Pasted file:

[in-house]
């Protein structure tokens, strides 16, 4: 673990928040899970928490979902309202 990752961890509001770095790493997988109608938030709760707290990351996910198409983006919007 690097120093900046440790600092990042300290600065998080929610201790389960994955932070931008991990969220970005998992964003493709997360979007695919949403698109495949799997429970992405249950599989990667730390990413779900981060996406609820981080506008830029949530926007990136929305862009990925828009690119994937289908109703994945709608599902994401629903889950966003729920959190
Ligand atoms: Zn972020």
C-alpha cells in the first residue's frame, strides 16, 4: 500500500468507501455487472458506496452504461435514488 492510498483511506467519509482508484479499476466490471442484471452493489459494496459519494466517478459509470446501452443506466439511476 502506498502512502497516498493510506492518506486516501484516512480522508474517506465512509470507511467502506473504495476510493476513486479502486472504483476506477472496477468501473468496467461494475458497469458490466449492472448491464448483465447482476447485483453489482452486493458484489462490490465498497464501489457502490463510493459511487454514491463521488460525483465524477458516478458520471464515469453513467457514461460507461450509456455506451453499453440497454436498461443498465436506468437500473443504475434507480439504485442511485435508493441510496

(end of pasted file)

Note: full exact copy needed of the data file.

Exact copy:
[in-house]
């Protein structure tokens, strides 16, 4: 673990928040899970928490979902309202 990752961890509001770095790493997988109608938030709760707290990351996910198409983006919007 690097120093900046440790600092990042300290600065998080929610201790389960994955932070931008991990969220970005998992964003493709997360979007695919949403698109495949799997429970992405249950599989990667730390990413779900981060996406609820981080506008830029949530926007990136929305862009990925828009690119994937289908109703994945709608599902994401629903889950966003729920959190
Ligand atoms: Zn972020």
C-alpha cells in the first residue's frame, strides 16, 4: 500500500468507501455487472458506496452504461435514488 492510498483511506467519509482508484479499476466490471442484471452493489459494496459519494466517478459509470446501452443506466439511476 502506498502512502497516498493510506492518506486516501484516512480522508474517506465512509470507511467502506473504495476510493476513486479502486472504483476506477472496477468501473468496467461494475458497469458490466449492472448491464448483465447482476447485483453489482452486493458484489462490490465498497464501489457502490463510493459511487454514491463521488460525483465524477458516478458520471464515469453513467457514461460507461450509456455506451453499453440497454436498461443498465436506468437500473443504475434507480439504485442511485435508493441510496